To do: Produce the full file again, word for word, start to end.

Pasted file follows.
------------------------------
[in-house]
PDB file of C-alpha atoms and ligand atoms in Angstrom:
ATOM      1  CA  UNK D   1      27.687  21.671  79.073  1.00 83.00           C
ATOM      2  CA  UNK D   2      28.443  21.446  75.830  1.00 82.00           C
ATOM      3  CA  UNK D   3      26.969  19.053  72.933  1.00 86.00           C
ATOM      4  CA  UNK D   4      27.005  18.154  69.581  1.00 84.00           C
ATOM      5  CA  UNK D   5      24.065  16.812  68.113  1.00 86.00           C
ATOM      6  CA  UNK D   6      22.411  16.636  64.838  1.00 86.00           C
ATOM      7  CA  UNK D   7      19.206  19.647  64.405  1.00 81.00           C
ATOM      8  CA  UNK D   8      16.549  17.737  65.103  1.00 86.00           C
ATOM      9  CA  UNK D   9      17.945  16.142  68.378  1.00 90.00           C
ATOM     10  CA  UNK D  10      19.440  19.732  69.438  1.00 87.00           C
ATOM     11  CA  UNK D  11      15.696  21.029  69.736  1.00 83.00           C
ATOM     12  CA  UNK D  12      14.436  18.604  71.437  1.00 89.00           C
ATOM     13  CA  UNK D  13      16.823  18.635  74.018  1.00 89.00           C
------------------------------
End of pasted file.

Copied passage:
[in-house]
PDB file of C-alpha atoms and ligand atoms in Angstrom:
ATOM      1  CA  UNK D   1      27.687  21.671  79.073  1.00 83.00           C
ATOM      2  CA  UNK D   2      28.443  21.446  75.830  1.00 82.00           C
ATOM      3  CA  UNK D   3      26.969  19.053  72.933  1.00 86.00           C
ATOM      4  CA  UNK D   4      27.005  18.154  69.581  1.00 84.00           C
ATOM      5  CA  UNK D   5      24.065  16.812  68.113  1.00 86.00           C
ATOM      6  CA  UNK D   6      22.411  16.636  64.838  1.00 86.00           C
ATOM      7  CA  UNK D   7      19.206  19.647  64.405  1.00 81.00           C
ATOM      8  CA  UNK D   8      16.549  17.737  65.103  1.00 86.00           C
ATOM      9  CA  UNK D   9      17.945  16.142  68.378  1.00 90.00           C
ATOM     10  CA  UNK D  10      19.440  19.732  69.438  1.00 87.00           C
ATOM     11  CA  UNK D  11      15.696  21.029  69.736  1.00 83.00           C
ATOM     12  CA  UNK D  12      14.436  18.604  71.437  1.00 89.00           C
ATOM     13  CA  UNK D  13      16.823  18.635  74.018  1.00 89.00           C